On Thu, 8 Jan 2015, Jed Brown wrote: >> 10 KSP preconditioned resid norm 1.580464771307e13 true resid norm 3.084021824157e04 r(i)/b 2.711608086867e03 >> number of iterations to solve adjoint: 10 final residual of adjoint solve: 1.58046e13 > > This is usually caused by a singular preconditioner. > http://mid.mailarchive.com/87y6iyzl73.fsf@... Thanks! Is there a workaround that avoids false positives in such cases? I've tried (with PETSc 3.5.2) "ksp_pc_side right" and "ksp_type bcgs ksp_norm_type unpreconditioned", but neither seems to do much. It's odd that incomplete LU would be singular but incomplete Cholesky would work fine, too, isn't it? On the other hand, this is nothing like a diagonallydominant matrix, so I wouldn't be surprised to see either of those screwing up in interesting ways. >> It still seems like we've got to be doing something wrong in >> PetscLinearSolver::adjoint_solve(). I haven't tried this myself, but >> I'm told that setting up the transpose linearized problem here and >> using a straight solve() works fine. > > What solver configuration is being used? Can you show > ksp_monitor_true_residual output for the original forward solve and the > explicitly transposed solve? Okay, I take back the above. When I try this myself, doing a *linear* forward solve from a zero initial guess, the behavior is nearly the same as for the linear adjoint solve. (I am a little disturbed by "nearly the same" for a symmetric matrix) Adjoint solve: 0 KSP preconditioned resid norm 5.893300515271e01 true resid norm 1.137340546775e01 r(i)/b 1.000000000000e+00 1 KSP preconditioned resid norm 1.323095860276e01 true resid norm 1.854948903571e02 r(i)/b 1.630952935627e01 2 KSP preconditioned resid norm 2.957976209084e03 true resid norm 9.076848423484e04 r(i)/b 7.980765698734e03 3 KSP preconditioned resid norm 4.630654713249e04 true resid norm 3.394455698647e04 r(i)/b 2.984555248884e03 4 KSP preconditioned resid norm 1.042927953583e05 true resid norm 3.082072165862e04 r(i)/b 2.709893861255e03 5 KSP preconditioned resid norm 7.161971654746e07 true resid norm 3.084038310662e04 r(i)/b 2.711622582529e03 6 KSP preconditioned resid norm 3.126650757674e08 true resid norm 3.084036219553e04 r(i)/b 2.711620743934e03 7 KSP preconditioned resid norm 1.102895578517e09 true resid norm 3.084021853448e04 r(i)/b 2.711608112620e03 8 KSP preconditioned resid norm 5.540930099957e11 true resid norm 3.084021840854e04 r(i)/b 2.711608101548e03 9 KSP preconditioned resid norm 2.937449992531e12 true resid norm 3.084021825944e04 r(i)/b 2.711608088437e03 10 KSP preconditioned resid norm 1.580464771307e13 true resid norm 3.084021824157e04 r(i)/b 2.711608086867e03 Linear forward solve: 0 KSP preconditioned resid norm 5.893175435351e01 true resid norm 1.137340546775e01 r(i)/b 1.000000000000e+00 1 KSP preconditioned resid norm 1.323059758093e01 true resid norm 1.854739741057e02 r(i)/b 1.630769030715e01 2 KSP preconditioned resid norm 2.926513590091e03 true resid norm 9.072530459119e04 r(i)/b 7.976969153912e03 3 KSP preconditioned resid norm 4.631266360016e04 true resid norm 3.185176705725e04 r(i)/b 2.800547922745e03 4 KSP preconditioned resid norm 1.075300967442e05 true resid norm 2.824015720242e04 r(i)/b 2.482999246135e03 5 KSP preconditioned resid norm 5.982748177679e07 true resid norm 2.825507661757e04 r(i)/b 2.484311026956e03 6 KSP preconditioned resid norm 2.632996665496e08 true resid norm 2.825588496190e04 r(i)/b 2.484382100156e03 7 KSP preconditioned resid norm 2.222034839878e09 true resid norm 2.825586756678e04 r(i)/b 2.484380570700e03 8 KSP preconditioned resid norm 1.814426836084e10 true resid norm 2.825586967601e04 r(i)/b 2.484380756153e03 9 KSP preconditioned resid norm 2.844498948759e12 true resid norm 2.825586987199e04 r(i)/b 2.484380773384e03 10 KSP preconditioned resid norm 8.360209016600e14 true resid norm 2.825586987717e04 r(i)/b 2.484380773840e03 *repeated* linear forward solves (using the solution of one as initial iterate for the next) work, so perhaps NewtonSolver or PetscDiffSolver was what was making up for the bad preconditioning.  Roy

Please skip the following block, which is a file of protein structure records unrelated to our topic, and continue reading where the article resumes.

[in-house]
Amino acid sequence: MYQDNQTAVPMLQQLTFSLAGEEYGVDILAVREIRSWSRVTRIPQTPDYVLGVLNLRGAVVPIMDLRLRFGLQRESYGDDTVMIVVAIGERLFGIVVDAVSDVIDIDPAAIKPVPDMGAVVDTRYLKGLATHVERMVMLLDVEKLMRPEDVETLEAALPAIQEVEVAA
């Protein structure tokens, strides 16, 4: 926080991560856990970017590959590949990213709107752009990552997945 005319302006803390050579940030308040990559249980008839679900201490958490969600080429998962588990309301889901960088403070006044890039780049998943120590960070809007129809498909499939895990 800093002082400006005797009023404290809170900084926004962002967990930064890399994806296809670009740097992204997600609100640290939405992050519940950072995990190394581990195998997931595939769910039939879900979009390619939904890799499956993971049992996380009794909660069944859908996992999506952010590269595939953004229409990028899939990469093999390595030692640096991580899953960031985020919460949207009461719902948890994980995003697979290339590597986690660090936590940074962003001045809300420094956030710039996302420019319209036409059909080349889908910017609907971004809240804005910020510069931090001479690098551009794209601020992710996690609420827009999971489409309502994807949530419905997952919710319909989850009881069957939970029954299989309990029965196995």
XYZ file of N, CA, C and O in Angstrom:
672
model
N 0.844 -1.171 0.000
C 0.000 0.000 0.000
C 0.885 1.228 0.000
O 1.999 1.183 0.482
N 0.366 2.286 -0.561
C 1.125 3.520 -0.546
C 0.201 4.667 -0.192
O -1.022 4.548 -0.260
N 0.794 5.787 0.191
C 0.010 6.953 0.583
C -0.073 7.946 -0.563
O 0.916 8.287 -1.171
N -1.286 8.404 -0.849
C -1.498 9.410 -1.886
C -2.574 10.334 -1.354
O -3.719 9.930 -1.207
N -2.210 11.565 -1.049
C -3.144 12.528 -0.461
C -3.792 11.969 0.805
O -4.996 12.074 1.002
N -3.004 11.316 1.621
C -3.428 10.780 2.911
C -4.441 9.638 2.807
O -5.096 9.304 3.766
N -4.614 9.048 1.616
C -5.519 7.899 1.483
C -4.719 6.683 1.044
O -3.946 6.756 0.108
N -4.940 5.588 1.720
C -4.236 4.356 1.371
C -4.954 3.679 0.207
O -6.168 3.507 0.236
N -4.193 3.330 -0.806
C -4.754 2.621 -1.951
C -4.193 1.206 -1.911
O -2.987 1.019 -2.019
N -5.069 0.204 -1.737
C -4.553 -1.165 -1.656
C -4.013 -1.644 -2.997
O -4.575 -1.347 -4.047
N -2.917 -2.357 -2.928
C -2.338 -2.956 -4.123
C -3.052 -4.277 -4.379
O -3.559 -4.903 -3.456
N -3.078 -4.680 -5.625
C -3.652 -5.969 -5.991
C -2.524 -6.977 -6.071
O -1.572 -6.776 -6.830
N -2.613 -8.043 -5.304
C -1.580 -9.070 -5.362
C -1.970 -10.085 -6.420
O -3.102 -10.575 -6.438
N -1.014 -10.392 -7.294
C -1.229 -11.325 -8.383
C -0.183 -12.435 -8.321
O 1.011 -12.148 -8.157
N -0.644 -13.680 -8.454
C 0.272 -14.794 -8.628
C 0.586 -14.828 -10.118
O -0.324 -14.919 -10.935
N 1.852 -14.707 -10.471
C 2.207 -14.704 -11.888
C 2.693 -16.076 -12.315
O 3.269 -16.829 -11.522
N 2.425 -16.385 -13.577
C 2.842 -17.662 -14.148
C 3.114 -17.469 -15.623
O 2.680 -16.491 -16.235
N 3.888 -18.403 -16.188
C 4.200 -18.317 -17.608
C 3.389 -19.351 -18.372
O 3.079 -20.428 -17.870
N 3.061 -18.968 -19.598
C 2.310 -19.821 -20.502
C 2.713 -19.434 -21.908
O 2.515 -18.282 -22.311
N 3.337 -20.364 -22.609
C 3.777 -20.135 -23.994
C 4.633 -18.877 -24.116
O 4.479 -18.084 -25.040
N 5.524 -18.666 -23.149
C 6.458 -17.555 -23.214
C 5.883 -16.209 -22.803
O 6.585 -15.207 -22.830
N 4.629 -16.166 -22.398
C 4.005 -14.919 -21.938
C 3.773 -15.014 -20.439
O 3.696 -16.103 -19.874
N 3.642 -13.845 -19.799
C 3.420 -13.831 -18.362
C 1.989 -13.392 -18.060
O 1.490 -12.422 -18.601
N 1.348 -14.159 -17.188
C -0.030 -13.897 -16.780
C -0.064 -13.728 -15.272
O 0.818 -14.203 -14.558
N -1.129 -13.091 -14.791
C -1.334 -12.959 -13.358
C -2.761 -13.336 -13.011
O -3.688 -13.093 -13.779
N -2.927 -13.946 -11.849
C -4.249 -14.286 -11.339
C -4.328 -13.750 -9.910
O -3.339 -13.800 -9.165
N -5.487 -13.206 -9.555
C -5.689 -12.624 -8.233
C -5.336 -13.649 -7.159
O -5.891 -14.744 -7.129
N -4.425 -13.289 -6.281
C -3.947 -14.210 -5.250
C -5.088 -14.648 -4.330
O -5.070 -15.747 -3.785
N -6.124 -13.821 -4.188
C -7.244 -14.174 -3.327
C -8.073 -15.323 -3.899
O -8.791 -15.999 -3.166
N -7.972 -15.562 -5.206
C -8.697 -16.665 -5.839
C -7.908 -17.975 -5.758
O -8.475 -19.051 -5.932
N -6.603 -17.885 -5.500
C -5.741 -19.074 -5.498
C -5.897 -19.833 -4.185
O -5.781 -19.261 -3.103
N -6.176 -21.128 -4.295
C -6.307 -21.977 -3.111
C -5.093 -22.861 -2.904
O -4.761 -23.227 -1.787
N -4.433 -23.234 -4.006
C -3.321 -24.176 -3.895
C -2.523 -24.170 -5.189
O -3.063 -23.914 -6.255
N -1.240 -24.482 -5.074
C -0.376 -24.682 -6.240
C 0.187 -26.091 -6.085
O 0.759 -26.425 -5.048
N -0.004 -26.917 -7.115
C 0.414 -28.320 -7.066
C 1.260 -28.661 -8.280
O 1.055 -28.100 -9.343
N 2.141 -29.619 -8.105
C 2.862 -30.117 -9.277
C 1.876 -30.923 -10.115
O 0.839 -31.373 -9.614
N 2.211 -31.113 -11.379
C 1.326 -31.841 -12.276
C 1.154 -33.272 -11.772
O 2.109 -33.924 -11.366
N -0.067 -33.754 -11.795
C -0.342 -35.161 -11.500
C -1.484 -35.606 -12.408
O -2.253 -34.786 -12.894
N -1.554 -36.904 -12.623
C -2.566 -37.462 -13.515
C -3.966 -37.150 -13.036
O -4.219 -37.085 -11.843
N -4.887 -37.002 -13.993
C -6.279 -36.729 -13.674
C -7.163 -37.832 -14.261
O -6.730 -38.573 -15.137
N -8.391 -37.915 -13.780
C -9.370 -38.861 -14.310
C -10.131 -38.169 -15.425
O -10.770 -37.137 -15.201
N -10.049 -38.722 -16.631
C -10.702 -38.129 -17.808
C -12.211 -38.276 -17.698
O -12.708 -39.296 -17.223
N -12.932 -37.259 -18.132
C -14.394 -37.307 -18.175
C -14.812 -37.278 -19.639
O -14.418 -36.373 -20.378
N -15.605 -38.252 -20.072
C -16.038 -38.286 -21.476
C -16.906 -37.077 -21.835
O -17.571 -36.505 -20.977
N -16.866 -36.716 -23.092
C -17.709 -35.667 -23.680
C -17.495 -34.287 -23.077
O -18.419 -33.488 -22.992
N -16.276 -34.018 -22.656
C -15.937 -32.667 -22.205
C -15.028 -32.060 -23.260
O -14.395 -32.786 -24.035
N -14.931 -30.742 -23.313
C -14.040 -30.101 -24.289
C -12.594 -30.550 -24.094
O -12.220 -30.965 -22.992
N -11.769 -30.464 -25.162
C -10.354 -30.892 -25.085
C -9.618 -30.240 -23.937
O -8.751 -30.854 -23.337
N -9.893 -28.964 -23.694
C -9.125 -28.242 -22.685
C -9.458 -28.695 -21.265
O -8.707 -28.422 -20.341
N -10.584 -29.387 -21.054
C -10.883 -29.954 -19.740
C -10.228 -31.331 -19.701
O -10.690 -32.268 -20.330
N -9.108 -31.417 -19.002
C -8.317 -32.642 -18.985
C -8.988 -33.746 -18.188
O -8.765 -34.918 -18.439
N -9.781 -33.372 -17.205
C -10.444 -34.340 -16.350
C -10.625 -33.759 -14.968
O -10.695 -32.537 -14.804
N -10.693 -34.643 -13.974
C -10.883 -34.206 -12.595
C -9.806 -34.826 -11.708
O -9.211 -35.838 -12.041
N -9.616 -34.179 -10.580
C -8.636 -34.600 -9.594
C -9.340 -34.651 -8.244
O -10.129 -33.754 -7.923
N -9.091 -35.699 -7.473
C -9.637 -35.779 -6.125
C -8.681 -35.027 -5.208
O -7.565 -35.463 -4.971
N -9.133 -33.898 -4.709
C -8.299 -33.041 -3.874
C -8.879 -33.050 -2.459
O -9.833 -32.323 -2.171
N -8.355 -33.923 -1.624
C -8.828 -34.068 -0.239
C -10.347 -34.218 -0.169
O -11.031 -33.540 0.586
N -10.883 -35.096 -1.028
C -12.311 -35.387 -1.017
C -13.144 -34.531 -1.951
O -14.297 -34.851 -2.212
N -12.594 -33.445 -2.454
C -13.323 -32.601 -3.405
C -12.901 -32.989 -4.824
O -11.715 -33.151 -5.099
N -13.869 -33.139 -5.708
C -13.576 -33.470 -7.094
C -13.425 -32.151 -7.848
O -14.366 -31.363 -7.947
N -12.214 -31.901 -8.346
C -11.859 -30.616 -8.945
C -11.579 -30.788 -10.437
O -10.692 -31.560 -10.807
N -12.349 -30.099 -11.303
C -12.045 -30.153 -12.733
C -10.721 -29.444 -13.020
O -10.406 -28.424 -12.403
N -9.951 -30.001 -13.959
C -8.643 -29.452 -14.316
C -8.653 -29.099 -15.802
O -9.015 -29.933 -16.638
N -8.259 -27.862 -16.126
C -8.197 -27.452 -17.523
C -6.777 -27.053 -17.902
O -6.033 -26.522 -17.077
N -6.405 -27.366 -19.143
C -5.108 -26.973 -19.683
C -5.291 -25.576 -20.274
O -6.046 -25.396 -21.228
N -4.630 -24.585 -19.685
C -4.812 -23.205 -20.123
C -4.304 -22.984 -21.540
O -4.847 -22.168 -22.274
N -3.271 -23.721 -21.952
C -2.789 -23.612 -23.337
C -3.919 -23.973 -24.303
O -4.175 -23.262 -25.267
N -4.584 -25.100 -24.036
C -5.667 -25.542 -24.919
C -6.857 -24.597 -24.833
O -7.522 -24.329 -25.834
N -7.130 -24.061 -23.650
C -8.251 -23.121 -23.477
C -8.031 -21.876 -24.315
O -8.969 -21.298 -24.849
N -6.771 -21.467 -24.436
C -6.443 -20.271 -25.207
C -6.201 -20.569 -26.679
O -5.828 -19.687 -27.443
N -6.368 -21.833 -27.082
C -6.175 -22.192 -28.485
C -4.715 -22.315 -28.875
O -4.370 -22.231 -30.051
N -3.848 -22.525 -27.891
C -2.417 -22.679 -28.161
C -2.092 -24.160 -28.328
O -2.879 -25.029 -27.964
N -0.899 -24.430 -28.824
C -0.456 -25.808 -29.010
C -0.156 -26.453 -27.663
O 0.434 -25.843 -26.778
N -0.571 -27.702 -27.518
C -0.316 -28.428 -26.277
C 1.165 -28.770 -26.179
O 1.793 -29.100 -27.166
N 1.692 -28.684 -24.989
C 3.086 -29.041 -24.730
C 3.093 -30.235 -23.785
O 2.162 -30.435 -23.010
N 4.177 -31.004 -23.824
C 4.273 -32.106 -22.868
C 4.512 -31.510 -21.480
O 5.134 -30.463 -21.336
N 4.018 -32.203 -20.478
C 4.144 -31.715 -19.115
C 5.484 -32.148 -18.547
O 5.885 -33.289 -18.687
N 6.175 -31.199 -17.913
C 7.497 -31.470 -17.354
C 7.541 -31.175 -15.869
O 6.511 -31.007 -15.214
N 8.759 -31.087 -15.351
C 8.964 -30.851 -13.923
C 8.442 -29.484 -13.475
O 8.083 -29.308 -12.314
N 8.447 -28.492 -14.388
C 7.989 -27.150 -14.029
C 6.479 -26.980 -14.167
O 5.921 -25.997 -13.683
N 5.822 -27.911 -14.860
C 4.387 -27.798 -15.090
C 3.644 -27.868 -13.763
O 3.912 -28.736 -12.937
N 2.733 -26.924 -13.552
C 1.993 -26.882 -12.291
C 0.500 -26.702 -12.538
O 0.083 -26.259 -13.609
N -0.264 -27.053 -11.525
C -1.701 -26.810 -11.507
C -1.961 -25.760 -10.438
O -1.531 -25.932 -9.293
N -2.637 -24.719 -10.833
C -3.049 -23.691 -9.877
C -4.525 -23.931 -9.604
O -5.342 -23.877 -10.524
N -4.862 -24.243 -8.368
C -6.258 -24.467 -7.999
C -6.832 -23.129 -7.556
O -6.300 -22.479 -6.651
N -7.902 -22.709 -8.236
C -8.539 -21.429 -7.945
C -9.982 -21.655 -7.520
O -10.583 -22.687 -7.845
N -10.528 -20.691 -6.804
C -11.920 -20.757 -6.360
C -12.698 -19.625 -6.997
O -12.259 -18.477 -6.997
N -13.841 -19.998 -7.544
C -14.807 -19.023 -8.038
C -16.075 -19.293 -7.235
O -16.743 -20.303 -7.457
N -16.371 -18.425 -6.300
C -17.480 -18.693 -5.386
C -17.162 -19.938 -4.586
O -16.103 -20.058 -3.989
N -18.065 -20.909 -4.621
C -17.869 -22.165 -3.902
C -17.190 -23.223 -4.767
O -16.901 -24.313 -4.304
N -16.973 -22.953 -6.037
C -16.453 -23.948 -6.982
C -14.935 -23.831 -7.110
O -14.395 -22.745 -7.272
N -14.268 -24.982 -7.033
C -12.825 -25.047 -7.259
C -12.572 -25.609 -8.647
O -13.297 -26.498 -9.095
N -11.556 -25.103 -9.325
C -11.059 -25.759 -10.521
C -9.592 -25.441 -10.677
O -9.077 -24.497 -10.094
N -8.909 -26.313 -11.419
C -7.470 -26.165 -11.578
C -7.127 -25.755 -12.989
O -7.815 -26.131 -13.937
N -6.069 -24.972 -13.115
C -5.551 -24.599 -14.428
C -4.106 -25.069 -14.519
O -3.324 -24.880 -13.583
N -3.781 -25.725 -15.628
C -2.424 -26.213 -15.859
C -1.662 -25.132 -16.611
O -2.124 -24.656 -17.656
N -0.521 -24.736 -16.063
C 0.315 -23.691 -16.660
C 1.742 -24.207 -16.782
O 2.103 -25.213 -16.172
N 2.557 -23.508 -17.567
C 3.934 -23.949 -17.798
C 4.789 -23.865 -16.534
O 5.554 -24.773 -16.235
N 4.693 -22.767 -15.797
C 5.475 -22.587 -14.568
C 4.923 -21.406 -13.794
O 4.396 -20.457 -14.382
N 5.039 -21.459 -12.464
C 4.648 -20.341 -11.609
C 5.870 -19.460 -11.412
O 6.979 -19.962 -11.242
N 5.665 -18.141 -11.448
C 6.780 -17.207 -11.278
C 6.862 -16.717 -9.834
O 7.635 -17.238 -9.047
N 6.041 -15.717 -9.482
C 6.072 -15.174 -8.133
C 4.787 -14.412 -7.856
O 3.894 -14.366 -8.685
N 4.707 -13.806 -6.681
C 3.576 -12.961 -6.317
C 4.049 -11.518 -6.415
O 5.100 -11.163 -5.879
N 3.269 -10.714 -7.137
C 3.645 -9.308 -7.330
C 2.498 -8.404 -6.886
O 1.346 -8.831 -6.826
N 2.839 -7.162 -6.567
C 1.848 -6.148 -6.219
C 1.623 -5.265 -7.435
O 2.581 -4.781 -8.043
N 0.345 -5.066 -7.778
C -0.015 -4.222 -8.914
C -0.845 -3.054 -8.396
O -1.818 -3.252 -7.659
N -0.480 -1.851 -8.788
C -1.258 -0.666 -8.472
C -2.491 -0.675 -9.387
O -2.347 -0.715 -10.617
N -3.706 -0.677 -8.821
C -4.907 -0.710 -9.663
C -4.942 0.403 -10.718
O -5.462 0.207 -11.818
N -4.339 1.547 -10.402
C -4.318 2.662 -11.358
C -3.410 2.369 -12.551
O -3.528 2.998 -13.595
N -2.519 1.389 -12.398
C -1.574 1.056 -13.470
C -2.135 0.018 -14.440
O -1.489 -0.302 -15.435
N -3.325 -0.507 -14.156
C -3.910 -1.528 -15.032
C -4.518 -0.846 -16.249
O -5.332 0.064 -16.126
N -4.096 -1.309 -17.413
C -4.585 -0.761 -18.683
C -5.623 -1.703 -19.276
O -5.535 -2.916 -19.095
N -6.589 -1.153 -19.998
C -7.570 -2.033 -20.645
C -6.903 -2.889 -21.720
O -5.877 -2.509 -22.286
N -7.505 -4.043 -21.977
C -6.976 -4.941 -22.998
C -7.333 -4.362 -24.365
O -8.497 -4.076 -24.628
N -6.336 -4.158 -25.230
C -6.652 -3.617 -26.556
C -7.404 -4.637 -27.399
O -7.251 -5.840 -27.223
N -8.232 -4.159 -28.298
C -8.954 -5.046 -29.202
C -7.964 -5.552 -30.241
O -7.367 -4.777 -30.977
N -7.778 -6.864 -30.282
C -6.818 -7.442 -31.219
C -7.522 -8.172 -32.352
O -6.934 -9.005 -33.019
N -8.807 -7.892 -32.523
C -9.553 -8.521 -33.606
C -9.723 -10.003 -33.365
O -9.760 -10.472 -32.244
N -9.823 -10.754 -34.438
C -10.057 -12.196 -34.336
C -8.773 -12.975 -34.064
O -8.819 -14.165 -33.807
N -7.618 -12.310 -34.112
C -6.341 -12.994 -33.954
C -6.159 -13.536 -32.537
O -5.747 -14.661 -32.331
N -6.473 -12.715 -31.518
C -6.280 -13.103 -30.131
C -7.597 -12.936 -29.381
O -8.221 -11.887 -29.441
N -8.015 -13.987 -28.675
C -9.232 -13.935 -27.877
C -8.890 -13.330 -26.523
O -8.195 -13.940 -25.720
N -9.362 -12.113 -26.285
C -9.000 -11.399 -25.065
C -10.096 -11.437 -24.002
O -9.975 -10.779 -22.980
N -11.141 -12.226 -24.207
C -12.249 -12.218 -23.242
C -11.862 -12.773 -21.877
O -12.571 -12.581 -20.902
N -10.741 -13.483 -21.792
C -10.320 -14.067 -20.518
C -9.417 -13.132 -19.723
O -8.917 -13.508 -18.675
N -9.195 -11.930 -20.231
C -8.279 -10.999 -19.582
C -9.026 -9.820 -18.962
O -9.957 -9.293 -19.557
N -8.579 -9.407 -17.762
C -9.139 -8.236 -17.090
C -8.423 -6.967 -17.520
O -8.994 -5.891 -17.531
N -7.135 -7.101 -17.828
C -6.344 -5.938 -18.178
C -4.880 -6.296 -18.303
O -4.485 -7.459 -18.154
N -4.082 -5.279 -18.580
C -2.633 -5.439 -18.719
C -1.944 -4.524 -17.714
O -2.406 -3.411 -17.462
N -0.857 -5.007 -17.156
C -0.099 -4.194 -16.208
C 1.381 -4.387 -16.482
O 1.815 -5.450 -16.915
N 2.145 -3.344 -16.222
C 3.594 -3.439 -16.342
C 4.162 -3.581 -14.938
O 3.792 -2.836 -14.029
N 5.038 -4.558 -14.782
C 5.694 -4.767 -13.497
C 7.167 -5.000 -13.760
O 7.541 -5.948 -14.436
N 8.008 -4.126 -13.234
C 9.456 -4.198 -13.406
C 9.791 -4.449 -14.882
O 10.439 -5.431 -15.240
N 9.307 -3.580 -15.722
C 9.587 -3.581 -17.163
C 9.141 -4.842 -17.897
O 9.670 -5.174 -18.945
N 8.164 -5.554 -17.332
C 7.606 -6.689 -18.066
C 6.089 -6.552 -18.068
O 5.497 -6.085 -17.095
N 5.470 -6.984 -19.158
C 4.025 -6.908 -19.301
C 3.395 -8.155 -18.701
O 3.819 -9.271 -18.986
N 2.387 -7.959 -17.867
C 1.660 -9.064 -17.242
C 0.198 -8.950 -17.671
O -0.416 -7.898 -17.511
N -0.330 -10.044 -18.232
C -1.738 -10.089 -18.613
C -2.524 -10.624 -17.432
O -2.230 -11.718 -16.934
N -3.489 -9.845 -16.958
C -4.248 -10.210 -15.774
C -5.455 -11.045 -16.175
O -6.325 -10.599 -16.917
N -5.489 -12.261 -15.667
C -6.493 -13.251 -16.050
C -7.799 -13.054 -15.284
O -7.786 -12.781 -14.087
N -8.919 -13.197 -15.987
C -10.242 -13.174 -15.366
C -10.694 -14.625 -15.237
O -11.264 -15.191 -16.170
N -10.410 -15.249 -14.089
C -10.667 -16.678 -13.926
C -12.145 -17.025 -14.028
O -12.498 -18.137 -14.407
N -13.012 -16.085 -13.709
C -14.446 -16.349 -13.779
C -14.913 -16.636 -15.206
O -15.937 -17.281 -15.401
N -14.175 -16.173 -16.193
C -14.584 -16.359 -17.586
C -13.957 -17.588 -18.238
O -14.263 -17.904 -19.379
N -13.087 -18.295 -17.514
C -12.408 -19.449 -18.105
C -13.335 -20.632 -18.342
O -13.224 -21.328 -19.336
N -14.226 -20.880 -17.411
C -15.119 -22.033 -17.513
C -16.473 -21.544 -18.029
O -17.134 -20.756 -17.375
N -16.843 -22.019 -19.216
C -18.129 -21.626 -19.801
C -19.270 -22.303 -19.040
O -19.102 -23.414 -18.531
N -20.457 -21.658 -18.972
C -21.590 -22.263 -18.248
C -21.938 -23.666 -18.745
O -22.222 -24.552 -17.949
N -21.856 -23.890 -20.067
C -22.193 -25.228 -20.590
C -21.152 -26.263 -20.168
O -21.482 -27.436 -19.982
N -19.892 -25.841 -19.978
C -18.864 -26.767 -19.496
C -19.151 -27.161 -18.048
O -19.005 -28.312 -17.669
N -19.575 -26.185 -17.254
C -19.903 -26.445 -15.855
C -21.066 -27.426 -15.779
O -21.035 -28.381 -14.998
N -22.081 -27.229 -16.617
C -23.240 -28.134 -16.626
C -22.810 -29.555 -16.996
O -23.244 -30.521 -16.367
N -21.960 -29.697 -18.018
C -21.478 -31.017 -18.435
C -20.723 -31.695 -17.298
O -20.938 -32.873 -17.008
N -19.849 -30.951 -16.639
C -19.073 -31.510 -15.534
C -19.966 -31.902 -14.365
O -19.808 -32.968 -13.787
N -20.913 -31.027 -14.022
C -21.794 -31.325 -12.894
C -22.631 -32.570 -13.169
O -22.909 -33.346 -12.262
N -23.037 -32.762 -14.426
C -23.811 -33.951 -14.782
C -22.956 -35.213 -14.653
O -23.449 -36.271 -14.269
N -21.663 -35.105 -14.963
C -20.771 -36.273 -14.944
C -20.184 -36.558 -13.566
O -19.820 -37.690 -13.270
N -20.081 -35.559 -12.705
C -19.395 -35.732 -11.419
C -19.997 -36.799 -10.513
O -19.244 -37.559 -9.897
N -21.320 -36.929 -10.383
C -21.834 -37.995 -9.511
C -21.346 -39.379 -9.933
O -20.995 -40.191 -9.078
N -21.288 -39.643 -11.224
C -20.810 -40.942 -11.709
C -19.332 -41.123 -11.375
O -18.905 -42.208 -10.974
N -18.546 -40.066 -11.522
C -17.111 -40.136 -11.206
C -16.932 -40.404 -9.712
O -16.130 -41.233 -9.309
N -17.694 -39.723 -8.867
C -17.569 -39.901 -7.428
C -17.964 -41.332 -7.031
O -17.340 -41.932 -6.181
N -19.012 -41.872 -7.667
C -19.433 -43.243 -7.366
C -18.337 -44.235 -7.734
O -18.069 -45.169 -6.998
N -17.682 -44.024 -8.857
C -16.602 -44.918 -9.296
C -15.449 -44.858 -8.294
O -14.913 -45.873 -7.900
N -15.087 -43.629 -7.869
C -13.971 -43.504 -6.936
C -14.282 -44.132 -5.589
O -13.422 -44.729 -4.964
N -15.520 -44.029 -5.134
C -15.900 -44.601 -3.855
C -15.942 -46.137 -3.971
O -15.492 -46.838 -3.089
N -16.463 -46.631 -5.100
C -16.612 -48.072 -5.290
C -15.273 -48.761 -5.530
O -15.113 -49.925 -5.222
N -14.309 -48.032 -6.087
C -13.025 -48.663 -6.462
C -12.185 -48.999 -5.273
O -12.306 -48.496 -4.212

From: Jed Brown <jed@je...>  20150108 22:09:34

John Peterson <jwpeterson@...> writes: > Are you definitely allowed to pass the same matrix for both "A" and > the preconditioner when you call KSPSolveTranspose()? Yes, at least with KSPs capable of transpose solves. Can you send ksp_view along with the output requested in my last email?